Not Confusing Ends with Means

The endpoint for the Christian—one who follows Jesus of Nazareth—is to imitate him in bringing God’s kingdom to earth through loving God and all creation. “Beloved, we are God’s children now; what we will be has not yet been revealed. What we do know is this: when he is revealed, we will be like him, for we will see him as he is.” (1 John 3:2) That endpoint of being “like him” is meant to […]

Why Ignatian Spirituality Appeals to Young People

Editor’s note: Tim Muldoon, theologian, professor, and Ignatian author, is being honored with the Writer’s Award in Spirituality from the Loyola Institute for Spirituality. His newest book is Living Against the Grain: How to Make Decisions That Lead to an Authentic Life. Today we look back at a video from 2013, in which Muldoon explains why Ignatian spirituality is appealing for young people. Why is Ignatian spirituality appropriate for young people and seekers? It’s a […]

Hold Firm

It’s now pretty much the dead of winter. The thrill of Christmas is past us and we wake each morning—some of us in harsh, cold temperatures—to get to work day in and day out. It’s a quiet time of year, and things seem less exciting. Boredom and apathy begin to wage a slow and subtle war upon us as the more energizing days of the past weeks slip from our consciousness. It certainly can be […]

Jean-Pierre de Caussade and My “Chance Encounter” with Divine Intervention

Many years ago, when I was a junior in college, I struck up a correspondence with a sister at Chigwell Convent in England. Actually, she struck up a correspondence with me; I just asked a question. I had asked if I could join the sisters in their missionary work after college for a couple of years. I learned that while I could join them, my student loans could not be deferred for this type of […]

Purpose in this Moment

This post is by Lisa Kelly, as she begins An Ignatian Prayer Adventure. So often in our lives we want that big picture, the clear road map, the understanding of the infinite, whether it is to know what the future will bring, what life’s purpose is, or even where this Ignatian Adventure might lead. But skipping to the end of the book would miss the point. Being human means we can’t know the whole picture. […]

Ordinary Lives, Extraordinary Purpose

Authenticity is the first test of my values and purpose. If I say I’m here on earth to repair the world or to be holy, do I really, really mean it? Do these ideas make me live and work differently, or do they ultimately hold no more significance than an empty slogan emblazoned across a glossy corporate annual report? Can I say that I’m here on earth for a reason, or am I simply drifting […]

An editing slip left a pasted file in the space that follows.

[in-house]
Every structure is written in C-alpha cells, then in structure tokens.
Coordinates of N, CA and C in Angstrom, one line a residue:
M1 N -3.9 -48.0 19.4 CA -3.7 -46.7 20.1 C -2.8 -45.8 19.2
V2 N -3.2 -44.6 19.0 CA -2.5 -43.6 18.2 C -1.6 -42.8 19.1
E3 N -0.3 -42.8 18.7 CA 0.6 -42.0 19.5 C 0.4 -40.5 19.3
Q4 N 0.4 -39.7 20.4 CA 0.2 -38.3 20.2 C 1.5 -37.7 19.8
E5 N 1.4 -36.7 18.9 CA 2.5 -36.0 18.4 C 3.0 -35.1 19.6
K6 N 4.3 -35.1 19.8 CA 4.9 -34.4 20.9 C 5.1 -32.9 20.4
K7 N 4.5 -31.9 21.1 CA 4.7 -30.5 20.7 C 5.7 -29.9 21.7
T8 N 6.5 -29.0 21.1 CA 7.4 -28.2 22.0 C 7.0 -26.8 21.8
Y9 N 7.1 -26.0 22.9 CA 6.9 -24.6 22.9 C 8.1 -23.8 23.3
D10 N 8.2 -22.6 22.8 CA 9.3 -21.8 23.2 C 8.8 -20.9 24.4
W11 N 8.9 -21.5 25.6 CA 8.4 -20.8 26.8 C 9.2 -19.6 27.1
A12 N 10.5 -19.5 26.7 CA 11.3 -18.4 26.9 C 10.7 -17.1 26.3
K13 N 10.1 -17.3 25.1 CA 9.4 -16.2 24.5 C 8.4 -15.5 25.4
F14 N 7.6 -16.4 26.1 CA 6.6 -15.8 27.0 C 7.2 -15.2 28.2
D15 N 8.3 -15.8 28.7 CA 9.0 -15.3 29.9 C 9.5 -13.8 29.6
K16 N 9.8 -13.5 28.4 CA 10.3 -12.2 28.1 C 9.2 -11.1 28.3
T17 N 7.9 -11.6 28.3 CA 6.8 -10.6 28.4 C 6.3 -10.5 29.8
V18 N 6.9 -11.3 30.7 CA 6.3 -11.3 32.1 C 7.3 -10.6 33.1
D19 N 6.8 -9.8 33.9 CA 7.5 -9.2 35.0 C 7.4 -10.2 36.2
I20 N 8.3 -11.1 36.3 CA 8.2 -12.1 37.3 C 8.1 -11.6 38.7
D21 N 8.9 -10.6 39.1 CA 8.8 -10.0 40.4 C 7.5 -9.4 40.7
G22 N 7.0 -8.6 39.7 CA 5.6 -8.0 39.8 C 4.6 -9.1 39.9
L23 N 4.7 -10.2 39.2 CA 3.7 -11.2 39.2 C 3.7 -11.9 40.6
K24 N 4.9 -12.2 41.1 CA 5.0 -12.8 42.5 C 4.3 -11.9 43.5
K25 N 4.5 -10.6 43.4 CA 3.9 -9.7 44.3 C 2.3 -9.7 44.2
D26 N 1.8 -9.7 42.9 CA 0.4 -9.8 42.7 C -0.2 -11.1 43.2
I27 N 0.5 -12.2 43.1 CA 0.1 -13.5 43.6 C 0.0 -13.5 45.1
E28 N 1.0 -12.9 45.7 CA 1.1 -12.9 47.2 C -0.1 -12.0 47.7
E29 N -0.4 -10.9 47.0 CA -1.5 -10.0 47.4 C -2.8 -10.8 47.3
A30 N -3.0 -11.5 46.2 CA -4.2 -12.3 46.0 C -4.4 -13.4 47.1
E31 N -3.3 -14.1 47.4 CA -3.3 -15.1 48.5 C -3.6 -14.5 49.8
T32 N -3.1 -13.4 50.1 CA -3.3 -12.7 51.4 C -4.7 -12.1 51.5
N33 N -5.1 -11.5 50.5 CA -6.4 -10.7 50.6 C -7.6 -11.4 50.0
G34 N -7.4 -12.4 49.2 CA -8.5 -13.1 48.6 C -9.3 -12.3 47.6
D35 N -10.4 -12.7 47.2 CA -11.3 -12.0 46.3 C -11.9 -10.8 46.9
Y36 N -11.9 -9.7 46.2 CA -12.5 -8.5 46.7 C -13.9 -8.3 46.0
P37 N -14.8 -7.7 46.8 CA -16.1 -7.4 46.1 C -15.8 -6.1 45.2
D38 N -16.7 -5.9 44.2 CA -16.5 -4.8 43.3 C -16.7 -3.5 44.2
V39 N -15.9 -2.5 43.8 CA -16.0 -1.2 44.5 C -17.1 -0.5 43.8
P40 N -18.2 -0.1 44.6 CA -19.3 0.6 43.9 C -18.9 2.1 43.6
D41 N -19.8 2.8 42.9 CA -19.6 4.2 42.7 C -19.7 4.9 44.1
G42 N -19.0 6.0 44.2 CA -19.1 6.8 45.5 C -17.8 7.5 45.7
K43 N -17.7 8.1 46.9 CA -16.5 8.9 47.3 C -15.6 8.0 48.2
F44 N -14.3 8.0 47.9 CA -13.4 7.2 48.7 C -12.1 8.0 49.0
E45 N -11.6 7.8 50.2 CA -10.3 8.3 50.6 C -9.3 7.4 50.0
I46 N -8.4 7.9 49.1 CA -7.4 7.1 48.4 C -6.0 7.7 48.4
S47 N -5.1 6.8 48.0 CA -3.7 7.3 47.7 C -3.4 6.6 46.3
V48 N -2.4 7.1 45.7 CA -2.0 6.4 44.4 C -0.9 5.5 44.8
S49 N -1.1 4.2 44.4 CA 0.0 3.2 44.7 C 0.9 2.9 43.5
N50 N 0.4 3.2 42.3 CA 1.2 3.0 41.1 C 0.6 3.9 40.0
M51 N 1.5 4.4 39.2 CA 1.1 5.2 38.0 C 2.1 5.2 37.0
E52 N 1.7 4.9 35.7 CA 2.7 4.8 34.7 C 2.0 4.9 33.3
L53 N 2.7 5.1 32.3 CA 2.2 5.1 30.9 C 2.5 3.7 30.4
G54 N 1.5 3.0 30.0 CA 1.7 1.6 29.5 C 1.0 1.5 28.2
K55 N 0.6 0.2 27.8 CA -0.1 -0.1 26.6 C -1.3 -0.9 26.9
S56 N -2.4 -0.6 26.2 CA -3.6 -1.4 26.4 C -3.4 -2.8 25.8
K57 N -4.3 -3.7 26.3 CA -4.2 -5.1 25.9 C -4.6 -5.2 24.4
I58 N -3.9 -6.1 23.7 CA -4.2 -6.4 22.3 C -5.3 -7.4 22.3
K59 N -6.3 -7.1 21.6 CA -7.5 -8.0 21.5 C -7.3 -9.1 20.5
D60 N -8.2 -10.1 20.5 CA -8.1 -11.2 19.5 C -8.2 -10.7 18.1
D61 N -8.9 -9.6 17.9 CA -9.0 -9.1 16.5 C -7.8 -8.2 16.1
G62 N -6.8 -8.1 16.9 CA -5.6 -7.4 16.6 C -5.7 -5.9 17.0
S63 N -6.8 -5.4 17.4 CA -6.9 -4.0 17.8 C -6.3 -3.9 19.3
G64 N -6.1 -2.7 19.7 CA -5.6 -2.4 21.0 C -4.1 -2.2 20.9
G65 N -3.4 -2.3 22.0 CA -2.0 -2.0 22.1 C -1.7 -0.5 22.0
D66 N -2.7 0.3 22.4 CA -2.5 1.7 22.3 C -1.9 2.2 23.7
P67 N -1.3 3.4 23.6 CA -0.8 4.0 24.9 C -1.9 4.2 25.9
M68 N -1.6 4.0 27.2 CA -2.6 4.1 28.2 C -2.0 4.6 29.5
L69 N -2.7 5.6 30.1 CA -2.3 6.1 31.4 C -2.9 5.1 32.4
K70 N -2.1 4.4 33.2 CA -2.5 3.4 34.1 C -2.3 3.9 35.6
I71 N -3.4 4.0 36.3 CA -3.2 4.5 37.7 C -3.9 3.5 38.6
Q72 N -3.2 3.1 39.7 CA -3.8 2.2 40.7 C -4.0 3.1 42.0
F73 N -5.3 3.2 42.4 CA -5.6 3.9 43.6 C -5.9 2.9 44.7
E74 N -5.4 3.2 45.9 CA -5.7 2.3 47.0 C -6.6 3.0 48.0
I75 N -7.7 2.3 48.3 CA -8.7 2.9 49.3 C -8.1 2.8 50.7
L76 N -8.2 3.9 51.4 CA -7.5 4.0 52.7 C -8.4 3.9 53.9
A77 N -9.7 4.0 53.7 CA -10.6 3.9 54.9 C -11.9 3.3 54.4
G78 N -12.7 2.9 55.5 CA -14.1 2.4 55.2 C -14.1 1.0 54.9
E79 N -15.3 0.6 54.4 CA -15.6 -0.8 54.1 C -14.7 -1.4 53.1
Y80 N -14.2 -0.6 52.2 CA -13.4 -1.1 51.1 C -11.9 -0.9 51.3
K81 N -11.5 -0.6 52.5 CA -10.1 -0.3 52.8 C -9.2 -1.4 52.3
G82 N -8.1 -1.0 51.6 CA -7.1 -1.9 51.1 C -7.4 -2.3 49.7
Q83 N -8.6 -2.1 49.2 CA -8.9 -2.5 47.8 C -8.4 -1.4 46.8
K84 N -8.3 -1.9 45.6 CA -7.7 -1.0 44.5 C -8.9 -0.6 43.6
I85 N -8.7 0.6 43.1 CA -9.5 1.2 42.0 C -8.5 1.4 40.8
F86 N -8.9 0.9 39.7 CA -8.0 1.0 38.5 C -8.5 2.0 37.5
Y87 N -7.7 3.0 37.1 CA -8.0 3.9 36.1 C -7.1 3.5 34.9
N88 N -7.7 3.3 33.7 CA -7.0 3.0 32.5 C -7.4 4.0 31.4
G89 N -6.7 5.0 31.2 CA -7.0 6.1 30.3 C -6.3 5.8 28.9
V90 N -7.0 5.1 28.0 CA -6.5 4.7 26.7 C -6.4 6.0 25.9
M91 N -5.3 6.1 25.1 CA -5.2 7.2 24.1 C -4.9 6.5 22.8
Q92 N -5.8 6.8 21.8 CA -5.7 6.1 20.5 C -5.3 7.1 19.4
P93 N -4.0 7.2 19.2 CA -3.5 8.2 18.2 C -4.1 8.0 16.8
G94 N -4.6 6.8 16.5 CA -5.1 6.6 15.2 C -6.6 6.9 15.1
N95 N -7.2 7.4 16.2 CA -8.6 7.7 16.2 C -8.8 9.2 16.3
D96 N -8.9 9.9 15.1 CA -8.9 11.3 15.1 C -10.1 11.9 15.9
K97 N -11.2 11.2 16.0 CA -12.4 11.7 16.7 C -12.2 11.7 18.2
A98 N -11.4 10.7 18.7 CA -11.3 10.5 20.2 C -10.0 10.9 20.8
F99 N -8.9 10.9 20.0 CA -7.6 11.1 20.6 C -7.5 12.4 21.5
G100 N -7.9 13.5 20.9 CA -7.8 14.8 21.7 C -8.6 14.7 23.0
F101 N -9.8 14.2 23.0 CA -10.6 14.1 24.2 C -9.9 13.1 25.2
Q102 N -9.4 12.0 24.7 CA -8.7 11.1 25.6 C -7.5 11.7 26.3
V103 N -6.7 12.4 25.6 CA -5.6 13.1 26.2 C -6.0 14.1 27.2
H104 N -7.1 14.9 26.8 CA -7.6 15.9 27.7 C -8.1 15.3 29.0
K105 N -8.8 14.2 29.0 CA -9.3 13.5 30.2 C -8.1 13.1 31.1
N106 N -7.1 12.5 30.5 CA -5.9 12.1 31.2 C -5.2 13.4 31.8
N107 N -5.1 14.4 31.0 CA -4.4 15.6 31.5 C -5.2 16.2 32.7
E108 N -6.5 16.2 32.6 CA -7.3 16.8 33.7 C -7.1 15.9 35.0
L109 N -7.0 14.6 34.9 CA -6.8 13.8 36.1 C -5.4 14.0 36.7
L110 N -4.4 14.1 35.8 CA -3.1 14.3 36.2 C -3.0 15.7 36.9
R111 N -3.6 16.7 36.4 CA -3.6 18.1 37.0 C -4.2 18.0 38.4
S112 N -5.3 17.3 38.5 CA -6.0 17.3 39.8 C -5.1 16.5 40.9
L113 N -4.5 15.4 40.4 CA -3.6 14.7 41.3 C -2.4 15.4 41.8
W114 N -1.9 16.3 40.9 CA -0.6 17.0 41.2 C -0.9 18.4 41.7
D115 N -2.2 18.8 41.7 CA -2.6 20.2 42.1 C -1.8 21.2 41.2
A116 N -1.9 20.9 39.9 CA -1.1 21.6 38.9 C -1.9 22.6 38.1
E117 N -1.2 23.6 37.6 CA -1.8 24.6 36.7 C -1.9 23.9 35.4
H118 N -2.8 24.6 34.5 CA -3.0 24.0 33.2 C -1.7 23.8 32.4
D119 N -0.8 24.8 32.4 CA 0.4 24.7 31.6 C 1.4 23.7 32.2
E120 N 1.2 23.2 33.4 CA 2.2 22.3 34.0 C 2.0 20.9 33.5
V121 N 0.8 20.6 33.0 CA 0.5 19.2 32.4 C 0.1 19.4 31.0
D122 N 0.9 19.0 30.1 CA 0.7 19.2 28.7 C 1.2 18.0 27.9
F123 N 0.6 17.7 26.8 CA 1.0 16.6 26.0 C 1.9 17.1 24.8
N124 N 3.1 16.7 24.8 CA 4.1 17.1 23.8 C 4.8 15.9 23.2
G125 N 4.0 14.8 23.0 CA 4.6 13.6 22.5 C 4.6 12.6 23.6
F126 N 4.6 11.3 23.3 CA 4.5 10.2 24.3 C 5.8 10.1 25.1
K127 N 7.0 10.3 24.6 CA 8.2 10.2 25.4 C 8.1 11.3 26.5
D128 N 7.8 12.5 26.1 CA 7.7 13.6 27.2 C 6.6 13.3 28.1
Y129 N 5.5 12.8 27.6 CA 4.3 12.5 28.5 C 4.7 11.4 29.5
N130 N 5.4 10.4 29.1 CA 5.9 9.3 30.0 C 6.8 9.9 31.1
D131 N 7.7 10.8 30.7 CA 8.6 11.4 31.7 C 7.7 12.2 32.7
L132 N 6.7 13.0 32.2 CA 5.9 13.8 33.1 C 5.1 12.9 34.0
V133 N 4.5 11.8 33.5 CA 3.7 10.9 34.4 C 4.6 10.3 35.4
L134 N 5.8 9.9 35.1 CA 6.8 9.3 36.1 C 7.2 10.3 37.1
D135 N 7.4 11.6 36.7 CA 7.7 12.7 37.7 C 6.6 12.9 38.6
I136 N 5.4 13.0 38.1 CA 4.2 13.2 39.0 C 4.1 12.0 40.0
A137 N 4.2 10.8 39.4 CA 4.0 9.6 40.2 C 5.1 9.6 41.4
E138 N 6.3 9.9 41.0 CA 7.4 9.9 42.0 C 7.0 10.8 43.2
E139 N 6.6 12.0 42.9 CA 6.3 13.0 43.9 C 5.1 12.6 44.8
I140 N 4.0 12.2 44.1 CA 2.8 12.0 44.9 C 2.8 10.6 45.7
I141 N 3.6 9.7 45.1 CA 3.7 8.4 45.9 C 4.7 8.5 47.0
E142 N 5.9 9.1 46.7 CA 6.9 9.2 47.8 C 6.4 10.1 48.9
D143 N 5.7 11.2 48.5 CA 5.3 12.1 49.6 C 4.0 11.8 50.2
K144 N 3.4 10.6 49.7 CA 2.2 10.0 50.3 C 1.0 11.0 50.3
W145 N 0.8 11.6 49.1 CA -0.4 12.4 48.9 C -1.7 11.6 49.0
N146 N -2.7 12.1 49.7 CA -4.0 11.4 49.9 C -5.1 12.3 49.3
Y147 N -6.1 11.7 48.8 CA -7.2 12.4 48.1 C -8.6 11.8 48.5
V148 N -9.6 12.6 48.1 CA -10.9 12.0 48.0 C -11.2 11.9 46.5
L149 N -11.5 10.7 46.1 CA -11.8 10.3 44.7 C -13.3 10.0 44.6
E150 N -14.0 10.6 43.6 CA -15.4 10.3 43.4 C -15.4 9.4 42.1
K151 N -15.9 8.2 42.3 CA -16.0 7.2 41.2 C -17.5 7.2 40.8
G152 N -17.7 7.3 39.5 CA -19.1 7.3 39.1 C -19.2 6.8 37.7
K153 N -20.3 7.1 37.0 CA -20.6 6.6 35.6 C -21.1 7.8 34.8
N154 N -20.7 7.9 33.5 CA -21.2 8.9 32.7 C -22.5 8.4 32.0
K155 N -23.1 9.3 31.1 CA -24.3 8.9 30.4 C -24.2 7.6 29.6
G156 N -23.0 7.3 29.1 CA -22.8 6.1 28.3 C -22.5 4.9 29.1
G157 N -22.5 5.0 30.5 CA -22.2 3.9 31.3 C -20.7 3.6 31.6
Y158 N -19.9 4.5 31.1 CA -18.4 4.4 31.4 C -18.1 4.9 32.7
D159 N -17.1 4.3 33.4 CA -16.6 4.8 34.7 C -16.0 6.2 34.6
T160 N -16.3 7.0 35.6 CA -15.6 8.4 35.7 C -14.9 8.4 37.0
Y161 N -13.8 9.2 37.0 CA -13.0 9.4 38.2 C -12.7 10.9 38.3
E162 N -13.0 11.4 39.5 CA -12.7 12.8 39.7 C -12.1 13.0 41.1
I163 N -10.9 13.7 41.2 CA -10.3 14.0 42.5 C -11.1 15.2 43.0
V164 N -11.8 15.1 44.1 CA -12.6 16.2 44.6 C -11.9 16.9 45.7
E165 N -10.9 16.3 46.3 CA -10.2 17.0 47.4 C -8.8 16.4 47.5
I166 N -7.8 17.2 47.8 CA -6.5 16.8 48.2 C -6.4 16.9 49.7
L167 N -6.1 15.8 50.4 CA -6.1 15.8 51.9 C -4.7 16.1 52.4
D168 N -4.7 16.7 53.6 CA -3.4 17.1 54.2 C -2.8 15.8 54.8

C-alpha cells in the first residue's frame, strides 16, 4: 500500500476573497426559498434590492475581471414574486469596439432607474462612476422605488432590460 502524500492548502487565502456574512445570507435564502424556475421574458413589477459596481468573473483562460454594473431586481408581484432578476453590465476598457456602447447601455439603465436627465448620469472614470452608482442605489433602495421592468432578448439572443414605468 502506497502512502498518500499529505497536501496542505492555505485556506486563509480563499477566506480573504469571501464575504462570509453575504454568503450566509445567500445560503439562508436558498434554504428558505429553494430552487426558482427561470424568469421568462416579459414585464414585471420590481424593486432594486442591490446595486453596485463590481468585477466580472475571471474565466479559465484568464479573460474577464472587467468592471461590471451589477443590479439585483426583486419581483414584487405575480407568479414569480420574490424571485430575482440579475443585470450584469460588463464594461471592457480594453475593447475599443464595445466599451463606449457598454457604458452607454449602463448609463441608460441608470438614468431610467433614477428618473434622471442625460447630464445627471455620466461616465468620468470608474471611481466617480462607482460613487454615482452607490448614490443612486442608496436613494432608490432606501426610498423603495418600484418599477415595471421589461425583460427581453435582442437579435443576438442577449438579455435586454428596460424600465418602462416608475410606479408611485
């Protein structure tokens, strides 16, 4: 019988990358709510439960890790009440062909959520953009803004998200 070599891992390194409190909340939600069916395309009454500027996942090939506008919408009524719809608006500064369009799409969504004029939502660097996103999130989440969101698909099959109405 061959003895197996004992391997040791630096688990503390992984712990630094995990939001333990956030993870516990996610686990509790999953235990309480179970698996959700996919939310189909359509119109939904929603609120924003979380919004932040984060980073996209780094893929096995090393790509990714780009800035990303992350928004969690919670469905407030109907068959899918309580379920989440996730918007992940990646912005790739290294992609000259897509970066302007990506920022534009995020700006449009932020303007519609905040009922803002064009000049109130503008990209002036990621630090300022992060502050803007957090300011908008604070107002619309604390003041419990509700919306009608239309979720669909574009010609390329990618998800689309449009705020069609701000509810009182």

Friday’s Reflection: You Are Loved

During this first week of our Lenten retreat, we have concentrated on what St. Ignatius called the Principle and Foundation. I’ve referred to this as our essential nature as people created by God for the purpose of living out Divine Love in our specific circumstances. Right now, give yourself a few quiet moments to reflect, using the video below. This post is part of An Ignatian Prayer Adventure, Week 1.

Does God Have a Plan for Your Life?

I grew up in a religious subculture that was very certain about who God was and how God operated. Very often I heard, “God loves you and has a plan for your life!” At times this was a comforting thought—after all, wouldn’t it be nice if someone else mapped out my life for me and made sure everything worked according to plan? But over the years I’ve come to appreciate God’s lack of pushiness. Yes, […]

Our Essential Nature

Christian spirituality in general and Ignatian spirituality in particular operate from an overarching assumption. We believe that humanity has inherent purpose. That purpose fueled our very creation. God desires our existence, and so . . . we are. In traditional Judeo-Christian language, God created humanity. And because we are generated from that Divine energy and desire, we are imbued with honor and beauty and a reason to exist. Don’t mistake me for a theologian, but […]

Living with Purpose

In my freshman seminar yesterday, my class and I were discussing Plato’s Republic, and specifically his strong focus on thinking about the good of the city over the good of the individual person.  As usual, my students found this focus somewhat confusing—they (like us) think as free individuals and so are unaccustomed to thinking about their lives being constrained for the purpose of an abstract “common good.” I suggested that the best analogy for our […]